ministry.  This went on for, I think, about two months; we kept it
    very quiet, spoke of it only to a few prayerful people, but they were
    praying for it; at length, however, it got out, and a few unwise
    persons—some of whom were Church people and some were not—got down
    Revivalists and hired the Town Hall to throw excitement into the
    work.  Immediately it ceased!  I build no theory or argument upon the
    fact, I merely say what I noticed.”

The same writer continues thus:—

    “About that time we began the Evening Communion, and I recollect well
    our astonishment at the result.  Such a number of new faces whom
    either we did not know or never saw at Holy Communion!  Servants,
    lodging-house keepers, wives of working men, whom practically we had
    been excommunicating by having the Holy Communion only at the hours
    when we had hitherto celebrated it.”

All who had the sacred privilege of working with Canon Hoare in his
splendidly ordered parish will agree in this, that two clauses of our
Church’s Creeds were ever before his eyes: one was the note of all his
preaching; the other, the motive and reward of all his work.

    “I believe in the Forgiveness of Sins.”

    “I believe in the Holy Ghost, the Lord, and Giver of Life.”

This chapter, which describes some of the parochial work of the parish,
would not be complete without a reference to a great organisation which,
though not of the parish, yet annually assembled in it, viz. “The
Aggregate Clerical Meeting.”  Shortly after his appointment to Tunbridge
Wells, at a time when no conferences of clergy, now so common, had been
thought of, the idea of the great spiritual benefit to be gained by such
an annual gathering made Mr. Hoare determine to try the experiment.
Having consulted with some friends, he sent invitations to the members of
seven “Clerical Societies” in the neighbouring parts of Kent, Sussex, and
Surrey, to assemble in Tunbridge Wells in the month of June for a series
of meetings, not for the public, but for themselves, lasting over two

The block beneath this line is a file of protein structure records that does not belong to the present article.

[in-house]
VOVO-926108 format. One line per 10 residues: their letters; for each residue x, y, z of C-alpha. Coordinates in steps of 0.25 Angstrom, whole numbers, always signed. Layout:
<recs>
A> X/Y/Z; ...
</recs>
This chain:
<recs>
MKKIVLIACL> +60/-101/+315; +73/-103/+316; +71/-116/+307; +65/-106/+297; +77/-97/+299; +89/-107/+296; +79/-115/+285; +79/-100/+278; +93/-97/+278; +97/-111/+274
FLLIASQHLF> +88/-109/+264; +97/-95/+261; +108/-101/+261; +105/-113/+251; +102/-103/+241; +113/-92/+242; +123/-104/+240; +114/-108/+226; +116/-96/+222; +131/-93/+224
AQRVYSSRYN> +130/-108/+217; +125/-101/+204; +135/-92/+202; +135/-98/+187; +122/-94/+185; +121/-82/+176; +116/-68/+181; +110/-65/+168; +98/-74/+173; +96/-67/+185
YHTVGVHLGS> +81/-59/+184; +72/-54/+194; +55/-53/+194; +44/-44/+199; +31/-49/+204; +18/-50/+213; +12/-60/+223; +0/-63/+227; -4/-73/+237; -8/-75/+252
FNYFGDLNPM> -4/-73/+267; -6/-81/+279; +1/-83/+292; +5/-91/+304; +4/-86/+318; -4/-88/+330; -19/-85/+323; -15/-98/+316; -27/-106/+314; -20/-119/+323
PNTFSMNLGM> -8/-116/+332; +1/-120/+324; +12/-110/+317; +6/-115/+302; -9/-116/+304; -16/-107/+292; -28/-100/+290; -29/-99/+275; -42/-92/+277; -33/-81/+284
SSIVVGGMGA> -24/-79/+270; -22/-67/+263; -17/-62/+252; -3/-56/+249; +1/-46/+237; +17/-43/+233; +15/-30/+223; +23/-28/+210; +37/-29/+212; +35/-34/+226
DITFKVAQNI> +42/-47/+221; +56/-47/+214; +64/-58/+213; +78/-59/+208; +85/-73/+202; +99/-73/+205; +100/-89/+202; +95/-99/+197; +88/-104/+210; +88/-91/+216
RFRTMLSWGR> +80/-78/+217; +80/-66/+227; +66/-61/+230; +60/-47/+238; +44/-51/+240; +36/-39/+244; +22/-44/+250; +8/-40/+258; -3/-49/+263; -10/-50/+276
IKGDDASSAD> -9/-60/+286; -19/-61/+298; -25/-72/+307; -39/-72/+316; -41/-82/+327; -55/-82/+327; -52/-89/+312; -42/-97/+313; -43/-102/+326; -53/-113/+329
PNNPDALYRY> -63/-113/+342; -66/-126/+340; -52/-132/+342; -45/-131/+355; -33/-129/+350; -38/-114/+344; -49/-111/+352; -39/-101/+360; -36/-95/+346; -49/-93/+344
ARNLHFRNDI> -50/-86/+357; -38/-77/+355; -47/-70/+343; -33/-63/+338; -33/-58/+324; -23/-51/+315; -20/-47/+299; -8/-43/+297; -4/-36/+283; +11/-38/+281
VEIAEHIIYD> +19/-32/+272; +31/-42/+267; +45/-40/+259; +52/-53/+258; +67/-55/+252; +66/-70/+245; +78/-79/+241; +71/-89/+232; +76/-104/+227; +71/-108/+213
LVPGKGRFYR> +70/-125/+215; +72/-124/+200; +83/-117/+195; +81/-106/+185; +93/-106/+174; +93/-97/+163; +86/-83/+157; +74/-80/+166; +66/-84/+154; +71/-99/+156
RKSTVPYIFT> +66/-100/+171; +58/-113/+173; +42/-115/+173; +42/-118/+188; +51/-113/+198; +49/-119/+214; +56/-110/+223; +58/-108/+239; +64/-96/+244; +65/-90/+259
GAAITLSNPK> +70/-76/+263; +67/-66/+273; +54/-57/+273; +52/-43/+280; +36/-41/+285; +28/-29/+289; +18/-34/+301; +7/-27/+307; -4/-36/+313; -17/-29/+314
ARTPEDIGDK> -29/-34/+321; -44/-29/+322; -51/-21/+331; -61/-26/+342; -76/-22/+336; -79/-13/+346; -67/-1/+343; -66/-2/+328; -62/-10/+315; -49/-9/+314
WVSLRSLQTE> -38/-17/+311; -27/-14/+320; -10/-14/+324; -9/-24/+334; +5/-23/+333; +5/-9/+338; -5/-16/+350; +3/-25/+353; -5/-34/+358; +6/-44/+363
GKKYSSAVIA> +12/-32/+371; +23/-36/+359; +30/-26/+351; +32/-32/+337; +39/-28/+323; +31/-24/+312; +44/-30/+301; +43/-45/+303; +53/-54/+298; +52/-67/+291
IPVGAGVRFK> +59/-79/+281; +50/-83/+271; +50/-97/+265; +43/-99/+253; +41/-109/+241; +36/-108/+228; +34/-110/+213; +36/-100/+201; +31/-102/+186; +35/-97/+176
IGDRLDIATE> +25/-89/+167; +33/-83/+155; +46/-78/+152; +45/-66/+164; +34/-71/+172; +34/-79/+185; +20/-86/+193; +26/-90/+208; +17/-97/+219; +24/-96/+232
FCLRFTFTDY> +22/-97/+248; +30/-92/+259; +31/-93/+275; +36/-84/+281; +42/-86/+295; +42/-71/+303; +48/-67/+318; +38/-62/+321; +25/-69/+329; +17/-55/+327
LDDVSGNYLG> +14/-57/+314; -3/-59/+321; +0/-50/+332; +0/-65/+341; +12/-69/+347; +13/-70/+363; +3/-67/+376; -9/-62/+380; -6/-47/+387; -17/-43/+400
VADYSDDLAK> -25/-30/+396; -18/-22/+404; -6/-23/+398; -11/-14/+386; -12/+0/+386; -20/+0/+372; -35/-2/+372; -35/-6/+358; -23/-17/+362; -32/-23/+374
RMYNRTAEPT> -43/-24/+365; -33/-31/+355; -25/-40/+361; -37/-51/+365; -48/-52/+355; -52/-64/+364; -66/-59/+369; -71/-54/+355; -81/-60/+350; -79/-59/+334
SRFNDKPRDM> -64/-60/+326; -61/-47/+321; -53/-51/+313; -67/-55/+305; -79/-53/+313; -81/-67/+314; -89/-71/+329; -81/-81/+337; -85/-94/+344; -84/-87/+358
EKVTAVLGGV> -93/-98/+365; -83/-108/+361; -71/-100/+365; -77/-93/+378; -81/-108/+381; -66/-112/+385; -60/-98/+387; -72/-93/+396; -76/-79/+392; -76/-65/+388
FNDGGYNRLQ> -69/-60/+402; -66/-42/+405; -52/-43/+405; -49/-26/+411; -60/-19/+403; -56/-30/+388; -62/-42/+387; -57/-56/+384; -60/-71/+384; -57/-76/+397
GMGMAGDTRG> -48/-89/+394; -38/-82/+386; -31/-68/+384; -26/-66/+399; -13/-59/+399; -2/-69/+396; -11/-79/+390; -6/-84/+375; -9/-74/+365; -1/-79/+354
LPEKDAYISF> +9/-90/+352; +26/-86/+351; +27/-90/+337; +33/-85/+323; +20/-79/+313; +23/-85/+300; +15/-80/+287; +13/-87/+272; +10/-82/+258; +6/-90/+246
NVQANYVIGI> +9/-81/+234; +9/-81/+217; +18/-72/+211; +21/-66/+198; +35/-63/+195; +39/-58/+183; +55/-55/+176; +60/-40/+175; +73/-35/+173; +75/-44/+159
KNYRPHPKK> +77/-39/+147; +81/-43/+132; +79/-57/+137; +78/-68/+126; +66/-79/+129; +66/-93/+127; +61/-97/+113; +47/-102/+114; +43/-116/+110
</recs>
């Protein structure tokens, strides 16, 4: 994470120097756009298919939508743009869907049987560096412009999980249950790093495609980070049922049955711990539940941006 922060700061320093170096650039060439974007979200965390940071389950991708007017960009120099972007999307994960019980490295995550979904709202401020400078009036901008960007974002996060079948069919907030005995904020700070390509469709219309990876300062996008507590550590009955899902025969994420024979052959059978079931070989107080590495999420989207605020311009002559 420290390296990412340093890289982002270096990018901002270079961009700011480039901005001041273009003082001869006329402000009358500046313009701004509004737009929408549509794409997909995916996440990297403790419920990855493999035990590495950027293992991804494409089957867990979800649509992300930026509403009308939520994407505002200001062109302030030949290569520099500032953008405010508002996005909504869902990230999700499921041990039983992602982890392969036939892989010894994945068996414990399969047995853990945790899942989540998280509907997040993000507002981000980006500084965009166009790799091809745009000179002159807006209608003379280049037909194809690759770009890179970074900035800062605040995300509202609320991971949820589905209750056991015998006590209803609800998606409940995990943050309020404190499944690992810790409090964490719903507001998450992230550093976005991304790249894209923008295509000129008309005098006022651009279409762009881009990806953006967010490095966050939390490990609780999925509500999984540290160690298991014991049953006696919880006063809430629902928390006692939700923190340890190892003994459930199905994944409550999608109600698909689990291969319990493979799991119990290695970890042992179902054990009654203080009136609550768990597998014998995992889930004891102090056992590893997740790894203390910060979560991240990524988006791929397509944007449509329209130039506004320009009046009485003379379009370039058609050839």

days, with a sermon in Trinity Church on the evening of the first day and
a celebration of the Holy Communion in the morning of the day following.
All invited guests were given hospitality in the houses of kind friends.
The Conference thus assembled met annually for about forty years, and
from the first to the last meeting Canon Hoare was its President,
although on two occasions illness obliged him to depute another as the
chairman.  From its small beginning it soon spread, sending its
invitations through the South-East of England, although drawing the
greater part of its members (who numbered altogether nearly five hundred)
from the three counties named above.  Laymen too, “introduced by a
clergyman,” were invited to attend, and gladly availed themselves of the
opportunity.  Most of the great Evangelical men have preached at its
annual gatherings, and papers and addresses of the greatest possible
interest have been given at these meetings.  All however who have
attended on these occasions will agree in this, that the one thing to
which every one looked forward was the closing address of the President.
Precious words were always given him to speak, full of spiritual
experience and loving exhortation.

The value of conferences like these is now acknowledged everywhere, but
it is only due to the one whose memory we affectionately cherish that the
credit of originating them should be here given to him whose foreseeing
mind recognised the blessings such meetings would confer.



CHAPTER XIII
_THE BORDERLAND_


The most important crisis of Canon Hoare’s life was now drawing near—a
time which, though it seemed to be full of trouble, was really a period
of blessing to himself, to his congregation, and to a far wider circle
than his own devoted people.

In a former chapter there was a reference to the invitation which,
issuing first from his old friend Bishop Perry of Melbourne, was taken up
by other Australian prelates, viz. that Canon Hoare should visit
Australia in about two years’ time and make a mission tour throughout
their dioceses in the principal towns.  The project assumed a tangible
shape, and details began to be considered; the whole thing, including the
journeys each way, was calculated to take ten months.  He _was_ absent
from his parish for almost exactly the very period, and at the very same
time during which the Australian tour would have taken place, but his
absence was due to the consequences of that Roman fever which nearly cost
him his life.  When Canon Hoare first spoke of this to the writer it was
with the deepest solemnity; he said: “I am never quite satisfied in my
mind as to whether the Lord had not a specially humbling message for me
in that fever; the Australian plan was given up because I thought I ought
not to be so long away from my parish, and it has sometimes seemed to me
as if He, by laying me by for the very time that I should otherwise have
been away, may have meant me to learn that my presence here is not so
important after all, and that He can carry on His work by other hands.”
This is thoroughly characteristic of the way in which our beloved friend